Bill Shorten wants to cut taxes, fight climate change, and give Australia its own lithium-ion battery industry
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Besides several digs at the current coalition government, the federal opposition has thrown a few sweeteners into its Budget Reply and promised to go in harder on climate change and electric vehicle uptake.
By far Labor’s biggest commitment was a $2.3 billion plan to eliminate out of pocket expenses like specialist appointments and scans for cancer patients.
But here are some of the treats Labor is promising that will benefit ASX small caps.
If Labor wins government at the May election, opposition leader Bill Shorten promised he would match Prime Minister Scott Morrison’s proposed cut in the company tax rate to 27.5 per cent for companies with an annual turnover of less than $50m.
Taking that further, he said a Labor government would provide an extra 20 per cent tax break for every business that invests in productivity-boosting equipment above $20,000, whether that’s a “big manufacturer buying new technology or a tradie getting a new ute”.
Any small cap in the battery metals space will likely be pretty chuffed with Labor’s push for more households to have energy storage systems installed.
“Labor will provide a $2000 payment to families who want to join the fight against climate change and the fight to lower their power bills by installing a battery storage system,” Shorten said.
While there were no numbers around Labor’s electric vehicle strategy, Shorten did promise a greater push for batteries to be made in Australia and electric vehicle uptake.
“Here’s the remarkable thing, we already have every single resource to make a lithium battery right here in Australia,” he said.
“So instead of the usual trope of shipping the minerals overseas and buying back the finished product at largely inflated prices, let’s make the batteries here and let’s do this with electric vehicles and charging equipment and stations too, supported by Australia’s first electric vehicle policy.”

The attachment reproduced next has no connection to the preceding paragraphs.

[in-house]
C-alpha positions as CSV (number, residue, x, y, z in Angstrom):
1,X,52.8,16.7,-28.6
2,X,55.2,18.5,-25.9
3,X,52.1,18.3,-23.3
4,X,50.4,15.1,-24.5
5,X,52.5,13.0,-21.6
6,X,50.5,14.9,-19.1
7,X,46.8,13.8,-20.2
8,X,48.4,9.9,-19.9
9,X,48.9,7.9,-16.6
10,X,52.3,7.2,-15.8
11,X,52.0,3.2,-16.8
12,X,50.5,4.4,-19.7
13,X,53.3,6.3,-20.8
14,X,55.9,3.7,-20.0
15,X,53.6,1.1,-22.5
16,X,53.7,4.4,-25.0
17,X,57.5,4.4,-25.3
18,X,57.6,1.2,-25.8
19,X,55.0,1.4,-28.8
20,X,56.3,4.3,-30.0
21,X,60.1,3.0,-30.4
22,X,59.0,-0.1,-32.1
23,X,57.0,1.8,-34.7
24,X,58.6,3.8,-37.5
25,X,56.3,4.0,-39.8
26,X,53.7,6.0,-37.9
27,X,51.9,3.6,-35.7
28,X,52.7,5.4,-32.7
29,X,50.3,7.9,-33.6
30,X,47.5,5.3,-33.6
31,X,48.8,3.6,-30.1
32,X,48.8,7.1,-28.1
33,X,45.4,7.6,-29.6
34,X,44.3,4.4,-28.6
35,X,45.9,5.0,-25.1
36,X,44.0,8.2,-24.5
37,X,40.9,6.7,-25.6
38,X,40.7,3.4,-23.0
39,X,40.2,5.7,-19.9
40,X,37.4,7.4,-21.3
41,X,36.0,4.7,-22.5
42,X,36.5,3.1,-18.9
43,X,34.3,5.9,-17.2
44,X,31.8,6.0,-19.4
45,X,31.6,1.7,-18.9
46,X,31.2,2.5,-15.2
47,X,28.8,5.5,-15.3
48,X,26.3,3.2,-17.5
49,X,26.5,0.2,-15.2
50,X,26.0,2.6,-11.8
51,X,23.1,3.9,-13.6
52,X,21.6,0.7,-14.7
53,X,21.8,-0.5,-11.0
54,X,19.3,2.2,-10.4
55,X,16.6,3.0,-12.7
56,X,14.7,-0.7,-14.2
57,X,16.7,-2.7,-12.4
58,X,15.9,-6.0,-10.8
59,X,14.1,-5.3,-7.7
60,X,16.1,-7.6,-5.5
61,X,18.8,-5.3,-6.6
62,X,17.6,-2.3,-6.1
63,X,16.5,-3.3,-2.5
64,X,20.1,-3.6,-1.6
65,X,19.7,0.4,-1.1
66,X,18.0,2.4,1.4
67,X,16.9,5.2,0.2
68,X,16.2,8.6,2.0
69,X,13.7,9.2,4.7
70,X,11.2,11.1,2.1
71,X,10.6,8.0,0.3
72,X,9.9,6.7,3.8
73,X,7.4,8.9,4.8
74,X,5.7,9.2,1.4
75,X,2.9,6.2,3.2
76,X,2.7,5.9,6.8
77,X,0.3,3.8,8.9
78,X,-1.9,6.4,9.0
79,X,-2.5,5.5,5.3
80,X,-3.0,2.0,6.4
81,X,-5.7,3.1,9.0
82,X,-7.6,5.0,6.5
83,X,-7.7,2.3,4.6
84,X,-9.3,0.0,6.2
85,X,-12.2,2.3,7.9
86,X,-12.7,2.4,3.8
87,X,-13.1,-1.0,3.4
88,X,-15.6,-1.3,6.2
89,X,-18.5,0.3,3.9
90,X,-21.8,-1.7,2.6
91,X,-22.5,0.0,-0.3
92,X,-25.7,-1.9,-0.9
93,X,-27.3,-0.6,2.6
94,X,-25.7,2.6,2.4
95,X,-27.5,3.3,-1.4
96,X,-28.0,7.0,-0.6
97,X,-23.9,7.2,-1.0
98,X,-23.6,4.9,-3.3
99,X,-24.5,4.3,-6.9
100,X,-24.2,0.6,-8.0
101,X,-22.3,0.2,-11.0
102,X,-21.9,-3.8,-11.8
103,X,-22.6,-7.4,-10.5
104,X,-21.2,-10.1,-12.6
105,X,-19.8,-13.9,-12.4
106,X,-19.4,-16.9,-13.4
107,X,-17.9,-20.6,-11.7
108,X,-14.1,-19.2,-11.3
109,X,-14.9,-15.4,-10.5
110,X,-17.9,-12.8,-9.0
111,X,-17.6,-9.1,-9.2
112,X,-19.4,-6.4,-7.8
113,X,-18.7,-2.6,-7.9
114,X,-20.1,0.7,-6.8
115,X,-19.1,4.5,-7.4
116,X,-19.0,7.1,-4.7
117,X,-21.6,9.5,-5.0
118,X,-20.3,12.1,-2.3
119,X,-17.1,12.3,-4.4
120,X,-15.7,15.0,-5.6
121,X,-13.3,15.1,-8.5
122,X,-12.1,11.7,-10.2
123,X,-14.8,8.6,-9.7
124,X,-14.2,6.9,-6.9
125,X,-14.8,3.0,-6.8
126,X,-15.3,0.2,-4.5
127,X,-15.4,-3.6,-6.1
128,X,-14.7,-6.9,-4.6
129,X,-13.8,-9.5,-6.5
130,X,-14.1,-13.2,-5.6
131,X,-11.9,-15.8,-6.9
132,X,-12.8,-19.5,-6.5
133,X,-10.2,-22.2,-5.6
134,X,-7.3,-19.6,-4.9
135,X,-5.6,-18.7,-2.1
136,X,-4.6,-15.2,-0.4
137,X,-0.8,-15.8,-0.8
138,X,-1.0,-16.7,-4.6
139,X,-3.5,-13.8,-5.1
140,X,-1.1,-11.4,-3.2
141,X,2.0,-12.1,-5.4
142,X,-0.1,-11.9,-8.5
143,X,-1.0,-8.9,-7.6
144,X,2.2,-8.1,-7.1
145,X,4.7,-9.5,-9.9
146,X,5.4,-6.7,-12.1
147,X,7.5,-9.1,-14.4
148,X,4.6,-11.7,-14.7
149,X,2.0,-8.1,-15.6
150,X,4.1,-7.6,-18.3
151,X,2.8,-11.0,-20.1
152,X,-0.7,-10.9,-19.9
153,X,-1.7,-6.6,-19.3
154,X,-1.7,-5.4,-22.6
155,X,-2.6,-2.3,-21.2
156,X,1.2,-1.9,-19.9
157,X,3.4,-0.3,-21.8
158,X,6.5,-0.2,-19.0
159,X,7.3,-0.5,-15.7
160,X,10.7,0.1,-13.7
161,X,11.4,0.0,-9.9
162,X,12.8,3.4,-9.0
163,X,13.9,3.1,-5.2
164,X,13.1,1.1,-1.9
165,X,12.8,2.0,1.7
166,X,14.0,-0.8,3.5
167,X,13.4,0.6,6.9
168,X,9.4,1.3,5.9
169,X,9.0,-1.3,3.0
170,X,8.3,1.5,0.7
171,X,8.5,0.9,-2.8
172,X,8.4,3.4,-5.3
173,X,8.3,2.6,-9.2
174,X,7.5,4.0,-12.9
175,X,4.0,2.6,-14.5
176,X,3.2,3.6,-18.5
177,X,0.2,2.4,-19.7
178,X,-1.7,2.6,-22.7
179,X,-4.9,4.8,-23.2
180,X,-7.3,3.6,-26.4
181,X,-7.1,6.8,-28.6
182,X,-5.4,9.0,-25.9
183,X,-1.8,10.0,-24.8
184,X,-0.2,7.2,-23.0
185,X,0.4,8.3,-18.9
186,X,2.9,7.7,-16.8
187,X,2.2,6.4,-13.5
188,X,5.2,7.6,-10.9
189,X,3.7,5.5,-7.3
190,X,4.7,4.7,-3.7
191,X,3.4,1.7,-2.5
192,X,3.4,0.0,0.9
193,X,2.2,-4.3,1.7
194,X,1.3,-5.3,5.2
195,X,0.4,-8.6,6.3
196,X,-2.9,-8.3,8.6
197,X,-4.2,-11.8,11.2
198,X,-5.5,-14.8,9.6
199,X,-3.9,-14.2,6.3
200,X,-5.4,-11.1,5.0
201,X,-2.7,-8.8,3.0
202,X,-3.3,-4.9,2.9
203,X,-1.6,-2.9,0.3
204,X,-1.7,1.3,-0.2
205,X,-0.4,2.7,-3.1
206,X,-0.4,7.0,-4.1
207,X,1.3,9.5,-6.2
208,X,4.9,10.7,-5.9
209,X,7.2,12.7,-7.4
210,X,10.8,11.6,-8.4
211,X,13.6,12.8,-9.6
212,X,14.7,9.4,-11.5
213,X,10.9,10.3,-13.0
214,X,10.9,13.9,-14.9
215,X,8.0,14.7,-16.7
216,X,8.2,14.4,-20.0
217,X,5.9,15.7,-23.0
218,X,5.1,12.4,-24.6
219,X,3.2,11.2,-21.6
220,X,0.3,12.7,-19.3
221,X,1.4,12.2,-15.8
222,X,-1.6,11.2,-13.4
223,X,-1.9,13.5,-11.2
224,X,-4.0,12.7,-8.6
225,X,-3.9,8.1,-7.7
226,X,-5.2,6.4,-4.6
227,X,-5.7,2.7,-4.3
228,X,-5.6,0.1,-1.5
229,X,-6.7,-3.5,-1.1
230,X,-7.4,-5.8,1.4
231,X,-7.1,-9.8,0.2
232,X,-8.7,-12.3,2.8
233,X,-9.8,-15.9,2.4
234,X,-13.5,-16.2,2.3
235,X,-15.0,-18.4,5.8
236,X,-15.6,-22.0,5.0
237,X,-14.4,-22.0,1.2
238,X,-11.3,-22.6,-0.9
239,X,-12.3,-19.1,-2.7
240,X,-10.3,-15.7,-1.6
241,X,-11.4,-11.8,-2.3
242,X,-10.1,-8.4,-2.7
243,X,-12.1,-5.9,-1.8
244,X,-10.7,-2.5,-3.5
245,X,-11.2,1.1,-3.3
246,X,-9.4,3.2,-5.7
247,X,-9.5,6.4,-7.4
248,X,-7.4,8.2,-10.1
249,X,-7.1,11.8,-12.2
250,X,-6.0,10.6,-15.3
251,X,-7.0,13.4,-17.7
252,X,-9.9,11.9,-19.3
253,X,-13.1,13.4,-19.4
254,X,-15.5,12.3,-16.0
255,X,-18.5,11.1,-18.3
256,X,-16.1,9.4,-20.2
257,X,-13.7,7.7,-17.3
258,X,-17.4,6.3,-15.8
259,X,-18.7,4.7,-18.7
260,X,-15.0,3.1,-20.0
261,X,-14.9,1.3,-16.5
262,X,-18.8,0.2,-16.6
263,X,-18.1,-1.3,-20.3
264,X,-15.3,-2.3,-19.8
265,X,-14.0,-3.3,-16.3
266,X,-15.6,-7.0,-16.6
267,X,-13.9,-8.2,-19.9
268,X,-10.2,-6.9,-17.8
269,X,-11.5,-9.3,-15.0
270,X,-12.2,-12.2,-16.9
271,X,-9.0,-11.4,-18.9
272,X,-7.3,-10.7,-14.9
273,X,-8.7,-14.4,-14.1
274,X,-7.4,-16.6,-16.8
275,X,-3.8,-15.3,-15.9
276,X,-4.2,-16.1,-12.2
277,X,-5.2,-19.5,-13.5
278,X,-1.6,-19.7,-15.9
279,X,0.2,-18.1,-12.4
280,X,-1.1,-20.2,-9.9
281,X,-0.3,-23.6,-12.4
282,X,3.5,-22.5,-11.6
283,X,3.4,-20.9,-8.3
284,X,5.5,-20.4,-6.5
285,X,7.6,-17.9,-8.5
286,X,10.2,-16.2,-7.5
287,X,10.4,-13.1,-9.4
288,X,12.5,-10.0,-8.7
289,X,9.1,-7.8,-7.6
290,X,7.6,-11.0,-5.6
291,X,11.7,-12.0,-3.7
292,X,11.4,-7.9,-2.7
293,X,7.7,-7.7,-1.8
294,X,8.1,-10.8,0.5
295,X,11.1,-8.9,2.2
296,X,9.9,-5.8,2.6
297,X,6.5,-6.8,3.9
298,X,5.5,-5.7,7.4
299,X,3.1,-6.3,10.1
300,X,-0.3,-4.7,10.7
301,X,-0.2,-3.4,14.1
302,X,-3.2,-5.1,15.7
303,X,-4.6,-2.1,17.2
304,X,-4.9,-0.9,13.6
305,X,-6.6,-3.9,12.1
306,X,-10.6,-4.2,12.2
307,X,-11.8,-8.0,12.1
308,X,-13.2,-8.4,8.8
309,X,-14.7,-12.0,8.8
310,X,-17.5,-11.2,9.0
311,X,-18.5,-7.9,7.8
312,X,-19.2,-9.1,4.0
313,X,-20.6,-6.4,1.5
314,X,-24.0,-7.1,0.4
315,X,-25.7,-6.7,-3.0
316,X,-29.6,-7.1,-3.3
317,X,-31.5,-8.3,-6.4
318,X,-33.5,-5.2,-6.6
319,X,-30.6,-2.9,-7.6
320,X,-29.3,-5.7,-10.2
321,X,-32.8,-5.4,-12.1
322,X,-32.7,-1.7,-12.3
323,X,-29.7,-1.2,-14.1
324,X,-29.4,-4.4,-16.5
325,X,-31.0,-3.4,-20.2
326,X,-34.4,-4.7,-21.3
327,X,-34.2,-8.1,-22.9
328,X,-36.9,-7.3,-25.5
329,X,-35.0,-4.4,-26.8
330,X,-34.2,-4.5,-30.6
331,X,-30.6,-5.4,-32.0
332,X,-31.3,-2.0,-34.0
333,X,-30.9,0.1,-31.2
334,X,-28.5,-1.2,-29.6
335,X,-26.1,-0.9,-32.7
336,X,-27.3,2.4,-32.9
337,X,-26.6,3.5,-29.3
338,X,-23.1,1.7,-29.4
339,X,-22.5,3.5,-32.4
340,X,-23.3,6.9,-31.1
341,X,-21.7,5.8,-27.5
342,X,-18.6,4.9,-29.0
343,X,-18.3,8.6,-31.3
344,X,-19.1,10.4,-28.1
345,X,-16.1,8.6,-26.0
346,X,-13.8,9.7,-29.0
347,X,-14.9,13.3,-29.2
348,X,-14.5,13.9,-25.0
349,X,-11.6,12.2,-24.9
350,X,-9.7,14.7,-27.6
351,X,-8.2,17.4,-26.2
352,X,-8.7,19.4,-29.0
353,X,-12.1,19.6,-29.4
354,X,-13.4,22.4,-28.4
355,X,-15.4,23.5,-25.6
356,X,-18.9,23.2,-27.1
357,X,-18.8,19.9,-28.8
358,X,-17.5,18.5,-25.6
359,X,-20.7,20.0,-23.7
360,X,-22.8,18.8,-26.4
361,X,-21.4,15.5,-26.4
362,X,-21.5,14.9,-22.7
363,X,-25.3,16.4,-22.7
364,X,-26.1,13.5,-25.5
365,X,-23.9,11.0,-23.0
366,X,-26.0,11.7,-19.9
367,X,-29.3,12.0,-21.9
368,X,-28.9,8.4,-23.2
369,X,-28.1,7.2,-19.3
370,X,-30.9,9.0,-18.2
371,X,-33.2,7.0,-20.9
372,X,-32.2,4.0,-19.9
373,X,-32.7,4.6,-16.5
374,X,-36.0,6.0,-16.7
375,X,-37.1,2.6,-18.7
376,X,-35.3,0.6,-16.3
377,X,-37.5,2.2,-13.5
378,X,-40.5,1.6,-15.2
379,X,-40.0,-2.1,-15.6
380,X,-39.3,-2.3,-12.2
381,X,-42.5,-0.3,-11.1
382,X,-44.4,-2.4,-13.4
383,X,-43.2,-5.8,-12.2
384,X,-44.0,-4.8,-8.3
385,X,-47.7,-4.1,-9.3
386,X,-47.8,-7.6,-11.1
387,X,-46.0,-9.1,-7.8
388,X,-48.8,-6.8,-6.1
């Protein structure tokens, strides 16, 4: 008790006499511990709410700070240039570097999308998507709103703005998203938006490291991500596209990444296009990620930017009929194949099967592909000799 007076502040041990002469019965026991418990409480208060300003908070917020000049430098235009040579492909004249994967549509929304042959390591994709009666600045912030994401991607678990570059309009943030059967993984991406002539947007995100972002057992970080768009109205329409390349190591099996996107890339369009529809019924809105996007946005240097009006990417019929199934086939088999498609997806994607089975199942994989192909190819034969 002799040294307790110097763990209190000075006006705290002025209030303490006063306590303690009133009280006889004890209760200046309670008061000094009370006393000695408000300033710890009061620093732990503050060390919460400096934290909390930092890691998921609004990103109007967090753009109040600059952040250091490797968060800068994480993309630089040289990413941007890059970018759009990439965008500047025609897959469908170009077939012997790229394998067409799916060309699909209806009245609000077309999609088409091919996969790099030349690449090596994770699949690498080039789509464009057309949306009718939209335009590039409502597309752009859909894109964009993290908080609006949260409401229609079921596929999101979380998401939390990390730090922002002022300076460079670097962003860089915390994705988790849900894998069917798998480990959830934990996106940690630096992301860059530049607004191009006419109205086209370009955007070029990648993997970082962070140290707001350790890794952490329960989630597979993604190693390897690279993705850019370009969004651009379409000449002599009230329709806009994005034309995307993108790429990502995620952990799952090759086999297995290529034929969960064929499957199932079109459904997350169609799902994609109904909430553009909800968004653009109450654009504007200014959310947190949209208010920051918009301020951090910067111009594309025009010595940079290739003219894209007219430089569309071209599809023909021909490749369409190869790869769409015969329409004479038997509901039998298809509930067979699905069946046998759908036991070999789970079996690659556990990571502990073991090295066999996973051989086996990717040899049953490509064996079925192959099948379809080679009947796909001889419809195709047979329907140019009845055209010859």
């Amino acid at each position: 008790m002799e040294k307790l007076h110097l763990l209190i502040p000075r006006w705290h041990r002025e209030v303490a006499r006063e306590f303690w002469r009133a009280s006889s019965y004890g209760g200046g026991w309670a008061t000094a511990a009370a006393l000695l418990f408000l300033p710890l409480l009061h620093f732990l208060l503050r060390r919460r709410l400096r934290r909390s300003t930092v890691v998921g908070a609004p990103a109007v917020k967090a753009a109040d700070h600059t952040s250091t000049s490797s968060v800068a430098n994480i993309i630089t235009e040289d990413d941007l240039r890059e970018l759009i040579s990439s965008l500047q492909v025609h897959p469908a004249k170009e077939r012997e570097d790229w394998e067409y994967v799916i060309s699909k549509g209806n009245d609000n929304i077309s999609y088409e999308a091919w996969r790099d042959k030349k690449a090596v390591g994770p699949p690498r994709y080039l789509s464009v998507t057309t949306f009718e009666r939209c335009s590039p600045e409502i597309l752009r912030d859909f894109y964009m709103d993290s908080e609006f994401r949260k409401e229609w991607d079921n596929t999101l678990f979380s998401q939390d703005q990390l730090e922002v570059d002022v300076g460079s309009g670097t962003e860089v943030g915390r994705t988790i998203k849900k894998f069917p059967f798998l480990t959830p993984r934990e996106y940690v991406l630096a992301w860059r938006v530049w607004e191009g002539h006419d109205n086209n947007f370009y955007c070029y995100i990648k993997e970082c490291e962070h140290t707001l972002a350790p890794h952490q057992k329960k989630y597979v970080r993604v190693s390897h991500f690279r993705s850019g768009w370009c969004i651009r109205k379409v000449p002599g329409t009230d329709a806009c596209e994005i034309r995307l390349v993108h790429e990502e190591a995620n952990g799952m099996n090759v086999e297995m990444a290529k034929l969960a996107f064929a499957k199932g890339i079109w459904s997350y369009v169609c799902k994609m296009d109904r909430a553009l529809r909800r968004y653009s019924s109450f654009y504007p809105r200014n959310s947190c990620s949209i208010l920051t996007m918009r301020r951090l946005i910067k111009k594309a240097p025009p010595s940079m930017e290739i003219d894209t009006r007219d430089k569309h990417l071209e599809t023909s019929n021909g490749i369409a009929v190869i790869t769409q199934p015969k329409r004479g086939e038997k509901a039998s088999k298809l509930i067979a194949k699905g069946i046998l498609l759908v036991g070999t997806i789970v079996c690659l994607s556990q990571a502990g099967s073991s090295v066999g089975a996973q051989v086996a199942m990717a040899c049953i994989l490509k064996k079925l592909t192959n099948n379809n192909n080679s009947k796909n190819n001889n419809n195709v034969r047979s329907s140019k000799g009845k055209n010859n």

Morrison, meanwhile, promised a $400,000 funding commitment for a national electric vehicle strategy.
Labor plans to sink cash into several industries, but again has not put a dollar figure on it.
“We will invest in industries where Australia can be the best in the world,” Shorten said.
“I speak of agriculture and tourism, hydrogen energy, science and research, advanced manufacturing, mineral exploration to unearth new wealth, the defence industry and commercial ship building, to revive our merchant marine and see more Australian ships flying the Australian ensign.”
Shorten said a Labor government would continue to support scientists in their work and invest in research in clinical trials.
Labor has big infrastructure plans, but on a much quicker timeframe than the Liberal government is proposing.
The current government has committed $100 billion to infrastructure, but over a 10-year period.
“Our projects are not on the never-never, they’re locked into the first budget, but there’s another difference that I offer the Australian people frustrated by the constant short-termism in the infrastructure debate,” Shorten said.
“If we are elected, I will invite the then opposition leader to be involved in nominating directors to Infrastructure Australia, so we take the politics out and we make generational decisions in infrastructure for one and for all time.”
Shorten promised work would start immediately on projects in Brisbane, Sydney, Melbourne, Tasmania, South Australia, Perth and the ACT.
“Labor has transport plans and projects ready to go in every state and territory, cross-river rail in Brisbane, western Sydney metro, suburban rail loop in Melbourne, the Bridgewater Bridge in Tassie, South Road in South Australia, Metronet in Perth, upgrading the roads around Kakadu and phase two of the ACT light rail,” he said.
“Labor will continue to develop and support the development of northern Australia, including overdue upgrades for the beef roads and the Rocky Ring Road.”
Labor also committed $1.5 billion to upgrade the Gateway Motorway and the Bruce Highway in Queensland and outlined his party’s plans to renovate the national energy grid with new pipelines, interconnectors hydro and storage.